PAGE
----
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Meandering thoughts of a Bay Area college student… be prepared for some bipolar vocabulary

I’ve been thinking about Christianity for awhile..

Hey. Well, I’m back again… for now. I’m doing alright, thanks. How are you?

My life here has been filled with many ups and downs, many struggles and triumphs. But, like always, the struggles and failures always stand out more, right? Now, grades and internships are my number one concern. Ever since maybe a year or two ago, it has been smooth sailing when I entered the accounting major and I’ve been unused to any grade below an A-. Expectations definitely didn’t meet reality. Intermediate accounting is a vicious beast and the amount of people interested in any internship position makes my resume one in hundreds. I’ve learned that everything comes down to networking. If you don’t know the right people, there’s barely anything else that will differentiate you from the others.

I’m also struggling with religion. I’m worried more about finding a job/internship, but there’s just more to say about the idea of religion. I know a lot of people won’t be able to relate to these feelings I have, but this is just something that would feel nice to get off of my chest you know?

Lately, I’ve been wrestling around with the idea of being Christian. A real one, because apparently, simply declaring yourself one and believing in God just simply isn’t good enough. I guess the entire time, I was actually agnostic. Unfortunately, handing over my life to God is a very, very difficult life decision to make. To me, it means sacrificing control. Okay, so there is little doubt in my mind that God is real. It varies from day to day, but on average, I’m almost certain he exists. But even then, how can I give away control? I’m a college student. My source of money is from my parents. I don’t have the resources. Another reason for my hesitation is the fellowship I am in. Yes, these are incredible people. They are extremely generous even though I suspect they barely have enough to support themselves. They are understanding and caring. I bet I could talk to them about (almost) anything. But I think we have different core values, different principles to live by. In the long run, I wouldn’t be able to get along well with most of them. What differences in principles you may ask? Well, that’s not too important at the moment. The fact that there is a border between us to begin with warrants this discussion with myself.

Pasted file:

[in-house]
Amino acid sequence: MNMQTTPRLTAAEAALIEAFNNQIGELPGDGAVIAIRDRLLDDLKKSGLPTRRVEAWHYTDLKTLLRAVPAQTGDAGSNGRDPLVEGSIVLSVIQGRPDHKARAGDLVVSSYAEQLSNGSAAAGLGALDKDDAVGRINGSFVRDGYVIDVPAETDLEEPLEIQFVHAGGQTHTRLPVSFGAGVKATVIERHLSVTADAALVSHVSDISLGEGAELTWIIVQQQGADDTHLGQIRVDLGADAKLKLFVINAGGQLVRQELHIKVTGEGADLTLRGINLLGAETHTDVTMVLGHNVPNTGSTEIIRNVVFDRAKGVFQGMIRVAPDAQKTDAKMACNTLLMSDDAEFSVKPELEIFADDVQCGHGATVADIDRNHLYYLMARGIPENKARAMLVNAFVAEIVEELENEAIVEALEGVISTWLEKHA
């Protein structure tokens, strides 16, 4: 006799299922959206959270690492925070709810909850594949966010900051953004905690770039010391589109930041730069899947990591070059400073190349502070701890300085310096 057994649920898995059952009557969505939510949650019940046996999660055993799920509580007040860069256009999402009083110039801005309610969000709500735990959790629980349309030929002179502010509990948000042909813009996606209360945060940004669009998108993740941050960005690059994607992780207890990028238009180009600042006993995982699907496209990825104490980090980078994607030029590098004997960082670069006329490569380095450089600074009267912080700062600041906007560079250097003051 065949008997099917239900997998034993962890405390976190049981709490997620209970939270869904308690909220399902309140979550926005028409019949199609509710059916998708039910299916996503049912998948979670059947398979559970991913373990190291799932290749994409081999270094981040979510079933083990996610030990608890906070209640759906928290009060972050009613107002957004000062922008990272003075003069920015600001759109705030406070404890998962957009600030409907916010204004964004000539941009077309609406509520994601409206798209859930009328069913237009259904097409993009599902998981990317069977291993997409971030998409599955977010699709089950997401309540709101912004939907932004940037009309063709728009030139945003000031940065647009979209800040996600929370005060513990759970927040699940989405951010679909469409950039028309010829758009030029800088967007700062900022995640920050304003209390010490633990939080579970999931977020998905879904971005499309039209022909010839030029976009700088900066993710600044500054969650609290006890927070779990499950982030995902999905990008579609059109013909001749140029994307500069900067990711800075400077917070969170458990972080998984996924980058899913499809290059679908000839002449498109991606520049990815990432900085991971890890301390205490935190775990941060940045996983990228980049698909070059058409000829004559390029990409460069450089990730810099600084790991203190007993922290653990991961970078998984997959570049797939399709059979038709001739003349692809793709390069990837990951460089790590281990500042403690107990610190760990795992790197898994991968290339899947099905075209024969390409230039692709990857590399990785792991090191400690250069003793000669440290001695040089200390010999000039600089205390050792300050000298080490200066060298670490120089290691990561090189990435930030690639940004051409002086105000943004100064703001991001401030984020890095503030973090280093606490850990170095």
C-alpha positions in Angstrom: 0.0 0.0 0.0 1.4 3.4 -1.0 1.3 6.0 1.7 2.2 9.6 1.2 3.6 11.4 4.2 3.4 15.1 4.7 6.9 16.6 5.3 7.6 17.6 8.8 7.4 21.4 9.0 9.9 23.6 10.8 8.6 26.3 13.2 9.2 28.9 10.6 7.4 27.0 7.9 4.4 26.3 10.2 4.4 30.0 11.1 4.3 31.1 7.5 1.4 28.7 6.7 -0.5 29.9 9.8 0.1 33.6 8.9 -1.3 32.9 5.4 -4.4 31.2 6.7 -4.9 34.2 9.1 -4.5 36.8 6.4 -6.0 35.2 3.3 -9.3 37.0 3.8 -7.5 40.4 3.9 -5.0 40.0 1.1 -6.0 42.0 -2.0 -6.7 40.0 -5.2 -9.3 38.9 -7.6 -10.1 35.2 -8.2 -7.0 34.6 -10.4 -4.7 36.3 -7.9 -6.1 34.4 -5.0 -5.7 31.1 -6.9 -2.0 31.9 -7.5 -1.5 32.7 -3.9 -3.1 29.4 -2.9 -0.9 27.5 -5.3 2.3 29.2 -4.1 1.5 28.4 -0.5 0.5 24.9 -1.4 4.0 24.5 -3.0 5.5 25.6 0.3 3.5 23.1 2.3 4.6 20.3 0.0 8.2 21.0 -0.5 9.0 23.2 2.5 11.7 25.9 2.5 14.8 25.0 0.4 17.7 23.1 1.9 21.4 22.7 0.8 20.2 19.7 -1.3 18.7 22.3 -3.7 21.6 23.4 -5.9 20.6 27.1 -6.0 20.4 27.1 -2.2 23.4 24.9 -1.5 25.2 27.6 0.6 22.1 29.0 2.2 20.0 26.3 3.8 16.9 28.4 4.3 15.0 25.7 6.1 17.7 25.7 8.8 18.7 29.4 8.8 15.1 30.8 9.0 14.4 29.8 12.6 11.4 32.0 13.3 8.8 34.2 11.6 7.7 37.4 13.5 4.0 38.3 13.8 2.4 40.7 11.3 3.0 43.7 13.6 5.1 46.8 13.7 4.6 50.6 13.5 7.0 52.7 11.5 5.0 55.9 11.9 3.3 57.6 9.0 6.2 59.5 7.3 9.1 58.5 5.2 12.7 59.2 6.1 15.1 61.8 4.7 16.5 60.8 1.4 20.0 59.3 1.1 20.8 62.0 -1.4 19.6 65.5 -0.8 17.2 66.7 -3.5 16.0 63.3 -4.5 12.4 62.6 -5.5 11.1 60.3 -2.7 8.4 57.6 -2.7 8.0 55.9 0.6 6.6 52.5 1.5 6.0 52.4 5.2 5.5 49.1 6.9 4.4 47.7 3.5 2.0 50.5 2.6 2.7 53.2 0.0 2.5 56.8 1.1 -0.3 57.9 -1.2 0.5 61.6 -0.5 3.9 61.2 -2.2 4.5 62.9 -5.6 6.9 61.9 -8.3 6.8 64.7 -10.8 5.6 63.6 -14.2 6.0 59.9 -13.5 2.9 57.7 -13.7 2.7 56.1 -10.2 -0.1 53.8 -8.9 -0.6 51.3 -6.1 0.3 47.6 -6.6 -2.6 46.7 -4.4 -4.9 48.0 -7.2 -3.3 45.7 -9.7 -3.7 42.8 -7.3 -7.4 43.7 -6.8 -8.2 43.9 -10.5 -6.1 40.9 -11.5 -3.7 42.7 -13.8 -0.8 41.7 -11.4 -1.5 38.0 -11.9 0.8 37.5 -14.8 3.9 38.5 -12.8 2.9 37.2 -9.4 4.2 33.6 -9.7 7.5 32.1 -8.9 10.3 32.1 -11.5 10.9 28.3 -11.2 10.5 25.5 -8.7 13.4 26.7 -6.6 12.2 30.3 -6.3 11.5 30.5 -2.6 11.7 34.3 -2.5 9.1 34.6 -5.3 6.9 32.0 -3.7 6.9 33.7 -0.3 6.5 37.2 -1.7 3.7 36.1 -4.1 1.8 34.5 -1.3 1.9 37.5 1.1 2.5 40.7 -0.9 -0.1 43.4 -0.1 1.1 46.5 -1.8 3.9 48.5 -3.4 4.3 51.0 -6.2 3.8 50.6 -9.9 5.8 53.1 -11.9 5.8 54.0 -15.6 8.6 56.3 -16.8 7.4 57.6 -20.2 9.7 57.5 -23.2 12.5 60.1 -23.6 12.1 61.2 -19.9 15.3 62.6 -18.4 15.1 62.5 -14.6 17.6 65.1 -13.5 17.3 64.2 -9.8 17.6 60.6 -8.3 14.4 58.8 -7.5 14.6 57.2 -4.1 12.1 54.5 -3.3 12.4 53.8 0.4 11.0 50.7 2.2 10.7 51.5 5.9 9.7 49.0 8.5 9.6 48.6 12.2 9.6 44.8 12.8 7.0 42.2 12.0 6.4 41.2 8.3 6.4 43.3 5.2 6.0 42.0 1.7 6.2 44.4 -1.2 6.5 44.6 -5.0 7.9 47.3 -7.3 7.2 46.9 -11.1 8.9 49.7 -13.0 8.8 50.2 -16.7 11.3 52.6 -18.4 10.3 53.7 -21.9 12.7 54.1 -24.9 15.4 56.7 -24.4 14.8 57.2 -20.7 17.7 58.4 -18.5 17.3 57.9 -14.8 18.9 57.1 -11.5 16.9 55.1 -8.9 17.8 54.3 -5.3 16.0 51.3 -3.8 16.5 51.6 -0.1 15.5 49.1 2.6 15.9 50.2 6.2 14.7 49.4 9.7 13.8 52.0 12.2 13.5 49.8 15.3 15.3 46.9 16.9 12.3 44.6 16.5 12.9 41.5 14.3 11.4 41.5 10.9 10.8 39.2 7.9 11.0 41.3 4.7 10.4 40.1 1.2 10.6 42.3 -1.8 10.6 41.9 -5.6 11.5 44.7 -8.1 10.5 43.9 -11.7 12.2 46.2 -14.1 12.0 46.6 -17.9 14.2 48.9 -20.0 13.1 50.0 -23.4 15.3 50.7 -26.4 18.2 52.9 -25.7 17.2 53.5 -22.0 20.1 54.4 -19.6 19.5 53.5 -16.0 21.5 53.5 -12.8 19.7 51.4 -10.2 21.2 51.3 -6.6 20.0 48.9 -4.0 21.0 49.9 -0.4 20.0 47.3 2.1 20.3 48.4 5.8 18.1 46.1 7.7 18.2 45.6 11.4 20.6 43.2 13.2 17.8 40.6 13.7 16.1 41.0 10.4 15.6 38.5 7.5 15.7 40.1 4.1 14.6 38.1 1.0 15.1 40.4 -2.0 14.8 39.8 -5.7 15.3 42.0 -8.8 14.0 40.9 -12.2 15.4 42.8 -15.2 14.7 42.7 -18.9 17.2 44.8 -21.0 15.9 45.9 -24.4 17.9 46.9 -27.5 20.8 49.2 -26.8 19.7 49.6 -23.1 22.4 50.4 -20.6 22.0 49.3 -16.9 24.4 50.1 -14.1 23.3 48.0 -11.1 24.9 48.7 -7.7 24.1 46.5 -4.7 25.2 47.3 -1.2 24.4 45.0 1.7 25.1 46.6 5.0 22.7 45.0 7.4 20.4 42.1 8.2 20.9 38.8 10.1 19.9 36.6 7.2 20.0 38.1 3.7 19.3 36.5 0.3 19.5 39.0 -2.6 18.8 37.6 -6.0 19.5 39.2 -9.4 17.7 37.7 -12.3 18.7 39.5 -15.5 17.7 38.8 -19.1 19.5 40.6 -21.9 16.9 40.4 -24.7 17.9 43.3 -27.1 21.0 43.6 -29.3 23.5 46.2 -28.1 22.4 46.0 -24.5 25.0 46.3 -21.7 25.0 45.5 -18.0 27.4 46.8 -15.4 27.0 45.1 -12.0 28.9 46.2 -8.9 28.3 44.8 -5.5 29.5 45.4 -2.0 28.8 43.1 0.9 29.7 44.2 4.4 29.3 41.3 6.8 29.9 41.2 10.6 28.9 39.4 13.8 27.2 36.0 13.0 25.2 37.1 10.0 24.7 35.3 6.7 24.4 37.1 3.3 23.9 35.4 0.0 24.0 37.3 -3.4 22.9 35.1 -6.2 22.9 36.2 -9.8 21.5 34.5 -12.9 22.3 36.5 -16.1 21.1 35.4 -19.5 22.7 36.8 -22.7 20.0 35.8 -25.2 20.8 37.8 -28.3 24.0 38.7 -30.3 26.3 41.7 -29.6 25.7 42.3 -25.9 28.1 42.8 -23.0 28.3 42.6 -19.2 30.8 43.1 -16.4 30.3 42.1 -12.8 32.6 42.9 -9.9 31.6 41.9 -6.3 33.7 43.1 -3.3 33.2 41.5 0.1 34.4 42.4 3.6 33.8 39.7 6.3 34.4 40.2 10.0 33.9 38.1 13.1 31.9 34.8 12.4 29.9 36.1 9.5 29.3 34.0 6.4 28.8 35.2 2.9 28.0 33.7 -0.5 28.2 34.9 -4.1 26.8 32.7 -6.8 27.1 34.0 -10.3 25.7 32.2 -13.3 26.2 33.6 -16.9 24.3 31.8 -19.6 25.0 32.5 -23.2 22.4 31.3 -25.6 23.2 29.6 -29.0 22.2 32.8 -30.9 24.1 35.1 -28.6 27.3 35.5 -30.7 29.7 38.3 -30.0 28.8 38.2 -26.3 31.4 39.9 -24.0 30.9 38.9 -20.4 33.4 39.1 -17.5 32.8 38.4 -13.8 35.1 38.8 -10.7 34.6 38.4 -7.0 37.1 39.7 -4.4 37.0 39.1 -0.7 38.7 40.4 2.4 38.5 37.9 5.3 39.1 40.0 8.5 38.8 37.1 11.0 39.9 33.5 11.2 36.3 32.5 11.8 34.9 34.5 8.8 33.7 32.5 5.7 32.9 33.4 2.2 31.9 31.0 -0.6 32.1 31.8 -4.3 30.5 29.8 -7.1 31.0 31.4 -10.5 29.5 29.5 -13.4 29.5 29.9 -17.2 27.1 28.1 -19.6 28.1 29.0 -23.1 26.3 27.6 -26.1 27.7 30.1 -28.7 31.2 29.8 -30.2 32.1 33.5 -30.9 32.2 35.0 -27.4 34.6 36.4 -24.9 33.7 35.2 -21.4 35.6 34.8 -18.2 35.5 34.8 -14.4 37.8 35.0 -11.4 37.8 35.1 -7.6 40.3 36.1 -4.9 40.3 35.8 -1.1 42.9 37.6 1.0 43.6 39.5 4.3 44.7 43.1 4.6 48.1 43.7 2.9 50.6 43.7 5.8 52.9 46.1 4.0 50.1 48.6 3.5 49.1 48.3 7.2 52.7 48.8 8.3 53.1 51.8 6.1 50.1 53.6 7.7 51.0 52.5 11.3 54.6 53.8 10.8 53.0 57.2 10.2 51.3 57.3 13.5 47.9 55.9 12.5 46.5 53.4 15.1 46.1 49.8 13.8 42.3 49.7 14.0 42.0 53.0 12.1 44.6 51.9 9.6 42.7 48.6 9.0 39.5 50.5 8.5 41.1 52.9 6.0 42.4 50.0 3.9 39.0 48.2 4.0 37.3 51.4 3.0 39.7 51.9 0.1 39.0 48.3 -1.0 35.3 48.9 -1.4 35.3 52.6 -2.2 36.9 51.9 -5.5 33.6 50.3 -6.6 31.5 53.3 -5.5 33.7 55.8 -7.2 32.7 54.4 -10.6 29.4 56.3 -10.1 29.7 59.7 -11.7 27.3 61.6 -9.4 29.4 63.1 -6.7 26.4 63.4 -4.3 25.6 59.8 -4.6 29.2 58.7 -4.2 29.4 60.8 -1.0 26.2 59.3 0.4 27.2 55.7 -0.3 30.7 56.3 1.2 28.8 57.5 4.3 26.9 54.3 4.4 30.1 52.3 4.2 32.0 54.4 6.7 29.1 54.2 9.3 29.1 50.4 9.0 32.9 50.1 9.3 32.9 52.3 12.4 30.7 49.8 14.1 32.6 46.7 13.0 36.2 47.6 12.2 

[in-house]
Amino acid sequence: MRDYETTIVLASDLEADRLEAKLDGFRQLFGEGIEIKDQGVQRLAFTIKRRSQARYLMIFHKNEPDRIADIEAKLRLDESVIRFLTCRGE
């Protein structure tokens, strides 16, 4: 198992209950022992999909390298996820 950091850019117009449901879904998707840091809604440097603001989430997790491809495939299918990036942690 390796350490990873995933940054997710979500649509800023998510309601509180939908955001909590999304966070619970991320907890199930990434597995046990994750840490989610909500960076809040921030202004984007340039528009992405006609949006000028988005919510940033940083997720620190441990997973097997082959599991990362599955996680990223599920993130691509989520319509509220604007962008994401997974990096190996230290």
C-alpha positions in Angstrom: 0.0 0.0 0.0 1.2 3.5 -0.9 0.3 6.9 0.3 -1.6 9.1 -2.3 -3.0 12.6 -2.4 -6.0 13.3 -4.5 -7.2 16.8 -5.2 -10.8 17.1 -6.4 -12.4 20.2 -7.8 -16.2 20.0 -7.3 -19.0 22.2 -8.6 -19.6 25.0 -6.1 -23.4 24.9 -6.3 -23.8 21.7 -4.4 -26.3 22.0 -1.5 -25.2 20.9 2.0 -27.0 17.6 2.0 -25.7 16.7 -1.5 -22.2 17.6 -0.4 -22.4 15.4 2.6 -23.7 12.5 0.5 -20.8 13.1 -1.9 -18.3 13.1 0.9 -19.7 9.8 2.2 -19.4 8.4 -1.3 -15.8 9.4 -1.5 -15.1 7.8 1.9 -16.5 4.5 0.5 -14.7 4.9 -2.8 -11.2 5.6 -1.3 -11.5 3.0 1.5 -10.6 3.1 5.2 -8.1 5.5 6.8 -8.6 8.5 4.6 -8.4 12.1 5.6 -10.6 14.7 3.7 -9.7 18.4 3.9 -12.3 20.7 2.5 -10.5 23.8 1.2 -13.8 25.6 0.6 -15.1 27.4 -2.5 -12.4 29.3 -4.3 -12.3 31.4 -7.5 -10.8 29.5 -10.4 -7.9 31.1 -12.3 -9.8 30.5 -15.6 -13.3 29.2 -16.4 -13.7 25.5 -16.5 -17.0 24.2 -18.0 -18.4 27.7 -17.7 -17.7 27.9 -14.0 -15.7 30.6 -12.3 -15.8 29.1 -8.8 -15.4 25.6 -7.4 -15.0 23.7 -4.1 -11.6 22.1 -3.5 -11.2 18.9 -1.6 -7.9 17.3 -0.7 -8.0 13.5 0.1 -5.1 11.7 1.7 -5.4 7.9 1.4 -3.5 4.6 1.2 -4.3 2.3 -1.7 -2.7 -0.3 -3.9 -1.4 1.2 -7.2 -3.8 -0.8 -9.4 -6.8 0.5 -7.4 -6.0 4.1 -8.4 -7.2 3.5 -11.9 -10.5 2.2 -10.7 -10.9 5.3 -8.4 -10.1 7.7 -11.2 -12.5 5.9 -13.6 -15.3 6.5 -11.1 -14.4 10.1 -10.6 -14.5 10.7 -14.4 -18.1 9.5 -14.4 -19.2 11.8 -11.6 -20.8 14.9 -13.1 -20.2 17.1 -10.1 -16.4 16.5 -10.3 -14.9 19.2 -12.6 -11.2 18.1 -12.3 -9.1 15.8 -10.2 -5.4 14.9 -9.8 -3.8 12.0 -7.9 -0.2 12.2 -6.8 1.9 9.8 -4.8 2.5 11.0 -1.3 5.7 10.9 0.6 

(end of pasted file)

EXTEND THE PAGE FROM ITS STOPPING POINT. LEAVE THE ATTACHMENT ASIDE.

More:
I talked to a friend about it who said he had the same issues and he said to visualize an upright triangle with myself on a bottom corner and the others at the other bottom corner. We’re pretty separated at that point, but if both of us moved upwards towards the upper corner, where God’s supposed to be, we’re supposed to become closer and more united. Well, okay, you had to be there… it does sound kind of… meh right now. And even then, I was very skeptical. As of now, my decision whether or not to remain in this group is uncertain, which is very troubling for me because the majority of the friends I made at SFSU are there. That brings me to another interesting fact.

Statistically, people who become Christians are likely to shift their group of friends. Nothing has changed for me; I still keep in touch with my friends even from ten years ago. And if I was godless before, it means that these friendships were forged by mainly myself with God in the metaphorical backseat, and maybe it’s a sin for me to feel like those friendships are special because of that. Maybe it’s because I can’t help it. Maybe I can’t just be ready to give up nearly a decade of amazing moments with these people.

However, the number one reason I’m afraid to let God take control of my life is because I’m afraid of failure. This, supposedly, makes no sense. They tell me that it’s alright because as a sinful person, I am literally expected to fail. It’s supposed to be okay. I remembered listening to a message from one of the leaders of our church. He said that kids and adults accept gifts differently. Kids take their gifts and they are ecstatic about it. Whoa, I can’t believe you got me this bike! Thanks! When an adult accepts a gift, it’s more like Oh… damn… this is amazing. But you really didn’t have to do this. I must pay you back somehow. Well, I don’t know if that’s how you feel about presents, but that’s definitely how I feel, so that example really hit home for me. Why can’t I accept something “like a kid?”

I’ve got to get back to work. I’ll see if I can finish this thought later…

 

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